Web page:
Sometimes we can smell or taste pollution or toxins that may be in the air or water. Other times, however, we may not even know they are there. For example, very few people have heard of the common toxin perchlorate (also called Perchlorate 7). Perchlorate is used in the aerospace industry and by the military. It is also found in explosives, firearms, rocket fuel, batteries, and some components for new cars. It is mostly an airborne pollutant that can show up in the food and water supply. Perchlorate is a halide toxin that can affect the thyroid and lead to autoimmune disease. According to Harvard Medical School, there is a direct link between inflammation of the thyroid gland and viral conditions like HPV.
The US Environmental Protection Agency (EPA) classifies perchlorate as a “known carcinogen.” Yet pretty much everybody has some amount of it in their system!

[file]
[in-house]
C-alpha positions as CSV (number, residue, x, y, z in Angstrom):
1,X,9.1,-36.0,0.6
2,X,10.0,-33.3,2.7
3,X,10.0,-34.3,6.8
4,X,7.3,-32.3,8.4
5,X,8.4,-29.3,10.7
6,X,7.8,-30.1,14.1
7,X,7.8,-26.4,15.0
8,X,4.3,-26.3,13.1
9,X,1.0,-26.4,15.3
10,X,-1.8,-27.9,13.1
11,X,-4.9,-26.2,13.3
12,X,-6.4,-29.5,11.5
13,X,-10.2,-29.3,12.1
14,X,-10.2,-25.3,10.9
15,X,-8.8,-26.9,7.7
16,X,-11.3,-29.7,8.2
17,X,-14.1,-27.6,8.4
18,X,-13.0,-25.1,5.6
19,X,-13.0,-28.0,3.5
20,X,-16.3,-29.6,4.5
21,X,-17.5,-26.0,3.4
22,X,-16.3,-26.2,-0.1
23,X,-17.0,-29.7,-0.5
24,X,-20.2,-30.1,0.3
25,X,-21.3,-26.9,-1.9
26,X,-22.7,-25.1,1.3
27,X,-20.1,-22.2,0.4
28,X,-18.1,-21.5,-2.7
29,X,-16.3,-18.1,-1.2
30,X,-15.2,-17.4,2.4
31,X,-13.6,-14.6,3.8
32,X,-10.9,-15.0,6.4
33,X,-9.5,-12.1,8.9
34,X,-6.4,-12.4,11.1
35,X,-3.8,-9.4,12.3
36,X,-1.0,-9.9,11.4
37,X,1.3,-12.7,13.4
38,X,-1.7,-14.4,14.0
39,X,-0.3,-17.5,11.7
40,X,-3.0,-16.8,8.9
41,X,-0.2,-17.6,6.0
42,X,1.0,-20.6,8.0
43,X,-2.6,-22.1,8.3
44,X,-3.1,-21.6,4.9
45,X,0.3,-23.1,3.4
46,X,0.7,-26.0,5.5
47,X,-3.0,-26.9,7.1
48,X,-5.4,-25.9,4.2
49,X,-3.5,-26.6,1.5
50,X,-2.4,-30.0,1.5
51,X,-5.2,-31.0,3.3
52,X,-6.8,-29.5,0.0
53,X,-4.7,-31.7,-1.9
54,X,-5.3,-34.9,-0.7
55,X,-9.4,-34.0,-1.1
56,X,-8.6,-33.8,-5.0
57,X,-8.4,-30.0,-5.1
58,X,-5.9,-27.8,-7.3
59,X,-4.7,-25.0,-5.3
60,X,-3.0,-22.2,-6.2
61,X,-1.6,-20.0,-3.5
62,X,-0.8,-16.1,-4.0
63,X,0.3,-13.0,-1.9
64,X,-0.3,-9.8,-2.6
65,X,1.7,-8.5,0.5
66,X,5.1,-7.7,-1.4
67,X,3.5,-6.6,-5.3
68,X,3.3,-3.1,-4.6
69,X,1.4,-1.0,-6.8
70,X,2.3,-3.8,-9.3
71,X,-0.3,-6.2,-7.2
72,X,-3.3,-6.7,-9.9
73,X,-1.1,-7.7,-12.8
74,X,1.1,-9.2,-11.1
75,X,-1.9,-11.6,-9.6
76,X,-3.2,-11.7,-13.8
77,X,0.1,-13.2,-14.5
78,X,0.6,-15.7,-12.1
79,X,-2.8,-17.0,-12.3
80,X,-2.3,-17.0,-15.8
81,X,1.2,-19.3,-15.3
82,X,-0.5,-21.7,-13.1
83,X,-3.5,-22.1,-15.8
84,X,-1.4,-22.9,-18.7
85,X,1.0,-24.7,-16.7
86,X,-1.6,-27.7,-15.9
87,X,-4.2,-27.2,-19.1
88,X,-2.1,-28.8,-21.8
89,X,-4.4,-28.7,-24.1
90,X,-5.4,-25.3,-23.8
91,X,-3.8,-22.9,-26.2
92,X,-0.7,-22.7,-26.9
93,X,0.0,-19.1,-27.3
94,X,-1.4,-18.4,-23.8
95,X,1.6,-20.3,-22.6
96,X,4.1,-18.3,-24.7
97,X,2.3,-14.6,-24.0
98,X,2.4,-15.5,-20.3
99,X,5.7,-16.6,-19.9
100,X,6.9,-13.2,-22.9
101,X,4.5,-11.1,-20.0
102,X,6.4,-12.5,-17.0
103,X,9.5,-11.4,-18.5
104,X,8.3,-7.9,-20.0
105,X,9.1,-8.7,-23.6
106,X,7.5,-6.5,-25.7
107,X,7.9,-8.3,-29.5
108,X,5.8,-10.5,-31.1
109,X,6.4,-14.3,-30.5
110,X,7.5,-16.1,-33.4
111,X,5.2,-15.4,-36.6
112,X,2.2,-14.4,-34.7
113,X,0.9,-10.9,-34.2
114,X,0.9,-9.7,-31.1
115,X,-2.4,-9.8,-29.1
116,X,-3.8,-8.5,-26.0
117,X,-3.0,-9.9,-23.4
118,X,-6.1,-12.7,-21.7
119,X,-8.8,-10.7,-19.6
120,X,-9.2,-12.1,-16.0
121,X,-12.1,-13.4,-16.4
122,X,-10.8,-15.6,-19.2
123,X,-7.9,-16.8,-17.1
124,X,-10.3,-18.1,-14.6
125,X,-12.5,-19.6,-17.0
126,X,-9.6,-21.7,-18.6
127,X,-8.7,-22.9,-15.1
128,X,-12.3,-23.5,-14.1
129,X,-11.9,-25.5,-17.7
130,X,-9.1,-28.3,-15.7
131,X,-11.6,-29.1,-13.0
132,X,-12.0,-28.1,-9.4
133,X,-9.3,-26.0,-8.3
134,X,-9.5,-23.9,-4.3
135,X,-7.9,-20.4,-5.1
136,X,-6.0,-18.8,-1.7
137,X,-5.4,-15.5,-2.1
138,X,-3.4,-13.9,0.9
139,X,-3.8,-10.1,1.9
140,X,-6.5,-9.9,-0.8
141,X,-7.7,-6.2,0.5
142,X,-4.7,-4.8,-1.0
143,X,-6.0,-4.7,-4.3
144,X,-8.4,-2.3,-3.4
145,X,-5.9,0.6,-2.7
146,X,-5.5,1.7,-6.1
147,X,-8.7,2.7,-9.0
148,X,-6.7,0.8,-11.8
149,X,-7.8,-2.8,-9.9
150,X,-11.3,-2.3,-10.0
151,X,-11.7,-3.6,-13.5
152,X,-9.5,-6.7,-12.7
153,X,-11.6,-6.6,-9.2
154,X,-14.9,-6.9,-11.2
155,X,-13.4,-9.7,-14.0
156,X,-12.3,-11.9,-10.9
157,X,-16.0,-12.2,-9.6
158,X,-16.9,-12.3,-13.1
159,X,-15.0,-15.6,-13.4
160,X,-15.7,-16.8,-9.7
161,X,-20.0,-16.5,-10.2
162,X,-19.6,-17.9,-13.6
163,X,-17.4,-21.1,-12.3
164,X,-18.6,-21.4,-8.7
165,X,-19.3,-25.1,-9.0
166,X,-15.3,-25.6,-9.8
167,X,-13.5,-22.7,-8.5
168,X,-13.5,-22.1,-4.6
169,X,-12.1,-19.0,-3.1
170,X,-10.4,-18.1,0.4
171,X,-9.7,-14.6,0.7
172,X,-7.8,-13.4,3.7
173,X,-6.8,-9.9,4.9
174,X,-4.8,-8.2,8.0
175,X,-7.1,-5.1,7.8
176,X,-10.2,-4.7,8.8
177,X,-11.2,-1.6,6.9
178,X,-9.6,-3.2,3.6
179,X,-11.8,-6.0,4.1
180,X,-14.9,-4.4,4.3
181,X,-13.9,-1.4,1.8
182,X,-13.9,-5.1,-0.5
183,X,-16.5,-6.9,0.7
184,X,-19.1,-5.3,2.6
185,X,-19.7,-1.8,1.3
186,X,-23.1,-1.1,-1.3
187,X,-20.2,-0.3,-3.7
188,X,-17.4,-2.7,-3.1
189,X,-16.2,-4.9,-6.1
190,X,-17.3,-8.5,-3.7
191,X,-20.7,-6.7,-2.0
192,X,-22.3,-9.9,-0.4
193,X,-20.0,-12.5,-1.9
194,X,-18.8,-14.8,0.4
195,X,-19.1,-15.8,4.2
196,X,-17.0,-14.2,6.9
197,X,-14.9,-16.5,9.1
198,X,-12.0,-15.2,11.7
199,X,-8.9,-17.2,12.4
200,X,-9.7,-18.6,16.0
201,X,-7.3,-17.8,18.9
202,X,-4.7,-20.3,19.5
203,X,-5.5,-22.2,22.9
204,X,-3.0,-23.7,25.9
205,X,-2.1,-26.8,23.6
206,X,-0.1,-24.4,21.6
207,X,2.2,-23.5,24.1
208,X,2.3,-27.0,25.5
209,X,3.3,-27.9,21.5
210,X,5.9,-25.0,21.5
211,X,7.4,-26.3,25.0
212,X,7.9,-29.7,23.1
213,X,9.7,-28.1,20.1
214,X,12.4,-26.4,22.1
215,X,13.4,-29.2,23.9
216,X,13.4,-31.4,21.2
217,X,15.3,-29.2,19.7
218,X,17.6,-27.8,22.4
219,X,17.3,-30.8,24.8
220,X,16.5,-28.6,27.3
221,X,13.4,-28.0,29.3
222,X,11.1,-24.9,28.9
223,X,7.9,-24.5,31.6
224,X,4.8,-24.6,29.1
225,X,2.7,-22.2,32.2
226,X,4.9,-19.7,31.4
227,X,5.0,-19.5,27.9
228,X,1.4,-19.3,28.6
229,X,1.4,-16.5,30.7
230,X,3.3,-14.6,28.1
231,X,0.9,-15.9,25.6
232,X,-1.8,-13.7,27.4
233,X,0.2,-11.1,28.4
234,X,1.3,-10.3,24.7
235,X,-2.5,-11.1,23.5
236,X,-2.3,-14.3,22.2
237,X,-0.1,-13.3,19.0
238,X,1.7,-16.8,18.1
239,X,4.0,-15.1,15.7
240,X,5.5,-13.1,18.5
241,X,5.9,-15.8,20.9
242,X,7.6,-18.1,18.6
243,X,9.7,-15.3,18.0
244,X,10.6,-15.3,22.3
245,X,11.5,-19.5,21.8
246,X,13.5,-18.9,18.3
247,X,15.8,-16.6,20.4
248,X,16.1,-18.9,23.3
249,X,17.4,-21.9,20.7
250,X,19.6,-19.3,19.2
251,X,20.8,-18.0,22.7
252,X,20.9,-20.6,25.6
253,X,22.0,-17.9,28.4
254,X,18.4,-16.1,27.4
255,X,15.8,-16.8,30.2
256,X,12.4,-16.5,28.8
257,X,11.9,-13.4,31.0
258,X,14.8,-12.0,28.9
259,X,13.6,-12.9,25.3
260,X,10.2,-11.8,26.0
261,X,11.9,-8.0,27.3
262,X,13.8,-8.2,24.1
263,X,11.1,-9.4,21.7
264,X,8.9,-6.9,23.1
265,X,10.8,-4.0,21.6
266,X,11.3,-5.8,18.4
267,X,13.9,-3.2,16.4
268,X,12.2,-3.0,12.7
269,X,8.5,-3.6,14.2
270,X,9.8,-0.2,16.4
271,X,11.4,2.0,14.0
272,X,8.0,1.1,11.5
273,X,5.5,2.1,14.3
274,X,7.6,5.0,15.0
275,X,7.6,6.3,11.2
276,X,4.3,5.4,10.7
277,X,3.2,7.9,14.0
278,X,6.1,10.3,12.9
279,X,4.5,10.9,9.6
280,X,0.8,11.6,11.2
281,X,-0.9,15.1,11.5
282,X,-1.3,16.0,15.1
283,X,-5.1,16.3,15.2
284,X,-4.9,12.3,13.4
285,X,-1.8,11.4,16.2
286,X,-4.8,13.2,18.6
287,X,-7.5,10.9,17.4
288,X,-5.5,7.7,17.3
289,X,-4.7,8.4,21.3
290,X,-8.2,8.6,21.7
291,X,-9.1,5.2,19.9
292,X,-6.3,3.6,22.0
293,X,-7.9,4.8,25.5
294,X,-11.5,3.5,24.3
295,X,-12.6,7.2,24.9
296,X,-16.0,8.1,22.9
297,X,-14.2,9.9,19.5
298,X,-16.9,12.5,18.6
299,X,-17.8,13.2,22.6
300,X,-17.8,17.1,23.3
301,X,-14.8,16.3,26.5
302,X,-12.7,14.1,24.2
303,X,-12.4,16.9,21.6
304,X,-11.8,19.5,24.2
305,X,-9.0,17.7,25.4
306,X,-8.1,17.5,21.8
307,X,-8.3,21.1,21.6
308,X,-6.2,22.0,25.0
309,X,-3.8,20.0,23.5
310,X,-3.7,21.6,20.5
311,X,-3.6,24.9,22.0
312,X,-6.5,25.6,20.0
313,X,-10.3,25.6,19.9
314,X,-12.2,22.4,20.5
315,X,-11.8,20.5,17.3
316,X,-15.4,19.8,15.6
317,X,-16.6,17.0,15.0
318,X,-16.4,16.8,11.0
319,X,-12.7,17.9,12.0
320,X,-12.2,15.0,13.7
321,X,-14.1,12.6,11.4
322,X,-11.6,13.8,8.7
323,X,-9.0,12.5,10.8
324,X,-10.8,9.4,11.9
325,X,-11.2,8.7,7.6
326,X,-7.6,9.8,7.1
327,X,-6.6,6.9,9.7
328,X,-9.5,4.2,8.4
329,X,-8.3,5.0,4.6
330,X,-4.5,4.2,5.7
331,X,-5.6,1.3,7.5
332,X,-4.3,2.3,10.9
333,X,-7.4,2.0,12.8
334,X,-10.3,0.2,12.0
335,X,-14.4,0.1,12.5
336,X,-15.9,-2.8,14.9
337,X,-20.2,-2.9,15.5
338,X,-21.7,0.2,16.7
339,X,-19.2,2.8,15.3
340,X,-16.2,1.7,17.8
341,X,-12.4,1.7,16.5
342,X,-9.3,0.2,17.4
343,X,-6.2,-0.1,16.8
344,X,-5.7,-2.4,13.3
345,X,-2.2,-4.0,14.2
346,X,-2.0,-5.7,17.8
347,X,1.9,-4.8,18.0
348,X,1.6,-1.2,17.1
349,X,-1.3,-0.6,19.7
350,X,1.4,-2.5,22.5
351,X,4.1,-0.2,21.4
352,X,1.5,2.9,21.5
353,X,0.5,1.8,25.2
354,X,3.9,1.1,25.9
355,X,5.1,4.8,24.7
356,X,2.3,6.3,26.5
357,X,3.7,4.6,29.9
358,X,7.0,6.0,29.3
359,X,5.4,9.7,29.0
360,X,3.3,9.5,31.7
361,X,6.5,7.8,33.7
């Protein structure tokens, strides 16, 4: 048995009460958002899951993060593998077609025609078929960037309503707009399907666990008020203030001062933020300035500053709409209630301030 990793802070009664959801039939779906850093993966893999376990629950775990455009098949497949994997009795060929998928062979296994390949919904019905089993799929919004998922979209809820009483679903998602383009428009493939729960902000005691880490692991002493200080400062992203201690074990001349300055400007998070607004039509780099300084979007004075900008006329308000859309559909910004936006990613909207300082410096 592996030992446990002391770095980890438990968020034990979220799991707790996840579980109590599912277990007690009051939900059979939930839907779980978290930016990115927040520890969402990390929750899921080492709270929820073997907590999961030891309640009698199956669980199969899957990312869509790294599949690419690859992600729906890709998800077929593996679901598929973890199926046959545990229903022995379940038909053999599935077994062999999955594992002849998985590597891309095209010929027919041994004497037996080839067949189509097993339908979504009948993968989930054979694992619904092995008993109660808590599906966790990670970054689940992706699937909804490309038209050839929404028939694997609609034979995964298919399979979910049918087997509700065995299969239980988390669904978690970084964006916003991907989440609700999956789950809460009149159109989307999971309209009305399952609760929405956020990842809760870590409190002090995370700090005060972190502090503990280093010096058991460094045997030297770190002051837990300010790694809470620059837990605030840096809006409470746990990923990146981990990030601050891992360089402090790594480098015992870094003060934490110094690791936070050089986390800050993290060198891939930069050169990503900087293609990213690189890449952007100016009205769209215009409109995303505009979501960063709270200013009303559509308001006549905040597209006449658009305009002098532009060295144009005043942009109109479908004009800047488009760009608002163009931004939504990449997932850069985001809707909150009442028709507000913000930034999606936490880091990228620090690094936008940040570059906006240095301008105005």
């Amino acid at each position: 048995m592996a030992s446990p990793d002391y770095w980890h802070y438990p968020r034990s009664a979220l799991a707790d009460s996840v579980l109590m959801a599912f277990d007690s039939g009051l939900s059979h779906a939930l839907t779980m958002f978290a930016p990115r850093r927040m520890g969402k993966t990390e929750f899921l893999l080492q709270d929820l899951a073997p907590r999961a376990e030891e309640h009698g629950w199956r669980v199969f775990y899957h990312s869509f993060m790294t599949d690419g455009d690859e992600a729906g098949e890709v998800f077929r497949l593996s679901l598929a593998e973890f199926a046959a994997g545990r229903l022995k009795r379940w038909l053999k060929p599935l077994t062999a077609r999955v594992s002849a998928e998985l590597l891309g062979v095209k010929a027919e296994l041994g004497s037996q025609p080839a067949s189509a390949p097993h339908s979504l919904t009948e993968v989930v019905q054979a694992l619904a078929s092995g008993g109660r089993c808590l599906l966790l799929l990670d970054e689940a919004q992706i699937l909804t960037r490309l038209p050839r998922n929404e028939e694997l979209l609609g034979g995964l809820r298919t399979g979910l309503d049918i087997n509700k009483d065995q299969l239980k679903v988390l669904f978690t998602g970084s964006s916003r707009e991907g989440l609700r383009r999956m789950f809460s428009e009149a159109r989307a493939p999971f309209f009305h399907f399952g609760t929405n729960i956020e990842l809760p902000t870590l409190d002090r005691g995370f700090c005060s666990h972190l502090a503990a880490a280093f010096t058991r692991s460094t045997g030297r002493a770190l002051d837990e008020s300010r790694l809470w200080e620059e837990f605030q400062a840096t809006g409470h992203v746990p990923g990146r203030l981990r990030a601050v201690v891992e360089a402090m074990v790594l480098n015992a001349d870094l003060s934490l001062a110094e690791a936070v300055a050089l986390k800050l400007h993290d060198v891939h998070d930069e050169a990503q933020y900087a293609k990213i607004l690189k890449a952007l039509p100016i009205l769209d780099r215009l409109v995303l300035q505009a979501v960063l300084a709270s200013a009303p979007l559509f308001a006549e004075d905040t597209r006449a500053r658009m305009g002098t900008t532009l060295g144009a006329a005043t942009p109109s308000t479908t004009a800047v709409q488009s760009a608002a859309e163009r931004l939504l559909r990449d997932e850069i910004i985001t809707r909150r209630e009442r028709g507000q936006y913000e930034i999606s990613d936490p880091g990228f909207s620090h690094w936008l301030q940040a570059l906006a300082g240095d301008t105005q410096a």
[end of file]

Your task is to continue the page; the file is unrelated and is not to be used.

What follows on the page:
Perchlorate is just one of the dozens of environmental toxins that may affect HPV progression and fertility. Remember that knowledge is power! Knowing about the toxins that exist in our outer world is the first step in doing something about it.
Environmental Toxins In Your Home
A report put out by the Environmental Working Group in 2005 shows the shocking truth when it comes to how all-pervasive toxins in the home really are. They state that a typical newborn will come into the world with “an average of 200 industrial chemicals and pollutants” already in their system. A lot of the environmental toxins found in newborns can be traced to the home.
We will go into the importance of drinking fresh, filtered water (and not drinking from the tap) in the next article. Here are 11 other places you need to be aware of when it comes to home toxins:
The carpet in most people’s homes is just plain bad news when it comes to pathogenic microorganisms that (gulp) may be living amongst all of those tiny fibers. New carpet can also be a major source of man-made toxins such as benzene, ethylbenzene, acetone, styrene, and formaldehyde. All of these are considered “neurotoxins.” According to an investigation published in the Journal of Nutritional and Environmental Medicine, there are over 200 different chemicals in commercial new carpets.